These are the simple reasons you’re not getting hired

It’s terribly unnerving when you don’t know why employers are passing you over for jobs, and they aren’t exactly forthcoming with their reasons … until now.

Job searches can be frustrating. We know because we’ve conducted them ourselves many times before. And one question that every job seeker has asked themselves at one point is, “Why am I not getting hired?”

It’s terribly unnerving when you don’t know why employers are passing you over for jobs, and they aren’t exactly forthcoming with their reasons … until now.

Let’s take a look at some common reasons you’re not getting hired:

1. Common reasons people don’t get hired

  • Not differentiating themselves from other candidates or showcasing their specific strengths for the particular position.
  • Not showing interest or enthusiasm for the role.
  • Not preparing for the interview – it’s obvious to employers.
  • Not demonstrating that they’ve researched the employer before an interview.
  • Not asking questions during the interview, or asking questions that are way too easy or obviously answered by research. Employers want more specific questions that show you’re thinking deeply about the role.

2. Common mistakes that stop people from even getting an interview

Peter Shankman, author, entrepreneur, speaker, and uber-networker, is telling job seekers exactly why they’re not getting hired.

The reasons are shocking in their simplicity: 50% of the folks that Shankman didn’t hire for a recent opening at his company were cut from the running because they made genuinely dumb mistakes.

Do yourself a big favor as a job seeker and read on to find out the four mistakes that kept these people from getting hired.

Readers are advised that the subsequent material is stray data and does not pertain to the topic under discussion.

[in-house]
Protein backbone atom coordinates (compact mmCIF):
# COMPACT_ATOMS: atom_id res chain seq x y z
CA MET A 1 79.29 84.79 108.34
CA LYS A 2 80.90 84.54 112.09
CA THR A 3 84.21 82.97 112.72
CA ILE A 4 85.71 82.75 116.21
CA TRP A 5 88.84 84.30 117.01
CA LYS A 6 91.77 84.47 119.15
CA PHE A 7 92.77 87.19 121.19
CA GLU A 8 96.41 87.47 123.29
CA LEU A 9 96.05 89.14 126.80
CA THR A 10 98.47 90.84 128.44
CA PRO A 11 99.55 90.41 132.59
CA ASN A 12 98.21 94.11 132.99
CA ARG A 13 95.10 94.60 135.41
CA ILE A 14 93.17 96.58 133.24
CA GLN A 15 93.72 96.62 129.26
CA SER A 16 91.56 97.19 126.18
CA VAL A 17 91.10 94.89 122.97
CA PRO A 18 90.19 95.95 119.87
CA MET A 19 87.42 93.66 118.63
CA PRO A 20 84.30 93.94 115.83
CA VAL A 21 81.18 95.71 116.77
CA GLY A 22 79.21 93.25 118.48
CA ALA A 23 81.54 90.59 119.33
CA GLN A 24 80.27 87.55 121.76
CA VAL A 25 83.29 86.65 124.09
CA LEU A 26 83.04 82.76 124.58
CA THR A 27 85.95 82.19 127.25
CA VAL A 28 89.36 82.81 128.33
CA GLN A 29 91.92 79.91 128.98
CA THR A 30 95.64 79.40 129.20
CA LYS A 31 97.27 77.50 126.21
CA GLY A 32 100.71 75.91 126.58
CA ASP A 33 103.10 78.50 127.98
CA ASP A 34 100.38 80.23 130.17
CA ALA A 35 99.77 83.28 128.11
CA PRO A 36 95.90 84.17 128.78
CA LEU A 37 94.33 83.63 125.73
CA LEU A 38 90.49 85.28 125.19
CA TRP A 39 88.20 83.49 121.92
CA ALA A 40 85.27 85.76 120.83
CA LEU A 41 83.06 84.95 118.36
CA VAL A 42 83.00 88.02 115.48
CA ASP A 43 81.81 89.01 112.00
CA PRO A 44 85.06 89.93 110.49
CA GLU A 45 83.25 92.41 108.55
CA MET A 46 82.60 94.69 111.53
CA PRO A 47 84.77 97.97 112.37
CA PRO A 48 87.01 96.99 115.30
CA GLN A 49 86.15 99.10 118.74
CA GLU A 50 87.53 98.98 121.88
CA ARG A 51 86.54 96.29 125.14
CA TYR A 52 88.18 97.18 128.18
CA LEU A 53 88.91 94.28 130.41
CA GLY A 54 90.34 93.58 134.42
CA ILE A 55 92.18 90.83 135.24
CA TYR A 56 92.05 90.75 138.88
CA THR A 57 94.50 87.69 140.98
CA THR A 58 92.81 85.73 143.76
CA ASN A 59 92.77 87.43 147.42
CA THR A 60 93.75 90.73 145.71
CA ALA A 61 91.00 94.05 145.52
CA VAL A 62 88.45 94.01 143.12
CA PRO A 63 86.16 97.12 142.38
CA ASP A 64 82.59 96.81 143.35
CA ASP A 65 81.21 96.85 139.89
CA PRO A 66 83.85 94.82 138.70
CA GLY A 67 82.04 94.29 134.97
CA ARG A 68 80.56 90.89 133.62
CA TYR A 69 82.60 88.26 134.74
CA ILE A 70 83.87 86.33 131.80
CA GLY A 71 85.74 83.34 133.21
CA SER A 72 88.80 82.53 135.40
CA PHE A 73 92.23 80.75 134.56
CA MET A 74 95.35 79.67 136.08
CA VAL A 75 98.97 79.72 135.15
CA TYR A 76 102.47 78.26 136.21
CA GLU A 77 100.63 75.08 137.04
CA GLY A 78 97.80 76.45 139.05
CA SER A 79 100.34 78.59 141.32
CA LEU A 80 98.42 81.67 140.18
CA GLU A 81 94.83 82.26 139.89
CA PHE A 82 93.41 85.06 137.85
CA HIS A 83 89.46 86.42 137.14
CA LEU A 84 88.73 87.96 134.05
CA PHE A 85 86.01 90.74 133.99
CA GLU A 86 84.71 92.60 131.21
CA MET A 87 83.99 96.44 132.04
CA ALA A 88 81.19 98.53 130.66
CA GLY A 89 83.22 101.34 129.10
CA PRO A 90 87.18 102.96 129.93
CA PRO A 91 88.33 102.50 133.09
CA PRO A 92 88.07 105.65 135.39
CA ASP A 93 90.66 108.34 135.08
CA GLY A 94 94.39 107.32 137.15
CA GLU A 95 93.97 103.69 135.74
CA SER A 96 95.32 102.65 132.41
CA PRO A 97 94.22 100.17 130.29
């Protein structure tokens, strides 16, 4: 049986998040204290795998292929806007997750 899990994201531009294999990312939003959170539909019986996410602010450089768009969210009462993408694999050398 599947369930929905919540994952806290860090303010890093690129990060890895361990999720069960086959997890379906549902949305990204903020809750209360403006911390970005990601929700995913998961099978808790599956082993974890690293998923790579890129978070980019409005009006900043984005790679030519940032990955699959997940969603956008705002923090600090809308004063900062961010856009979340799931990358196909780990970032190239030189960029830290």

Out of 481 resumes received for an Assistant Editor position …

  • 33 didn’t follow instructions: “33 resumes were immediately disqualified for not being able to follow the simple instruction of where to send it.”
  • 184 didn’t include a cover letter: “184 resumes simply had a resume attached with absolutely no cover letter, no subject line, no information insofar as the position you were applying for, and no reason for us to even bother opening the resume.”
  • 52 didn’t proofread: “52 resumes either had one or more spelling or grammar errors or were addressed to the wrong person, or were applying for jobs at different companies entirely.”
  • 28 didn’t have a professional email address: “28 resumes were eliminated due to their email addresses. Now while you think this is harsh, hear me out. I’ve never met you before. Do you really want the first thing I know about you to be that your email address is poopypants17@hotmail.com?

So let’s do the math. from 481 resumes received, 297 of them were immediately rejected because of silly mistakes that could have very easily been avoided. That’s 62%!

If you’re a responsible job seeker who takes the time to not make mistakes, this should make you feel more confident. If not, read on for the key lessons and actions job seekers need to take to avoid not getting hired.

Job seekers, take these actions when applying to the next job listing:

  • Follow instructions and send your resume (and a cover letter!) to the correct place (whether that is an email address, online application system, or both).
  • Always write a cover letter (in the body of your email is fine), no matter how short, which describes what you’re applying to and why you’re qualified.
  • Check, re-check, and triple-check your cover letter and resume to ensure that you’ve eliminated grammatical and spelling errors. Also, check to make sure you are addressing your materials to the correct person at the correct company.
  • Sign up for a professional email address TODAY. Email addresses are free, so this should be the easiest step in your job search. Yahoo and Gmail offer free email addresses. Your name is a perfect choice – no one can accuse JaneMDoe@gmail.com of being unprofessional.
  • Prepare and research before an interview. Employers want to see that you have more than a cursory knowledge of their organization and that you’ve done some deeper thinking about the role itself.

Brie Weiler Reynolds is the Senior Career Specialist at FlexJobs, the award-winning site for telecommuting, flexible schedule, and freelance job listings. Find Brie on Twitter, @briewreynolds.

This post was originally published on FlexJobs.com.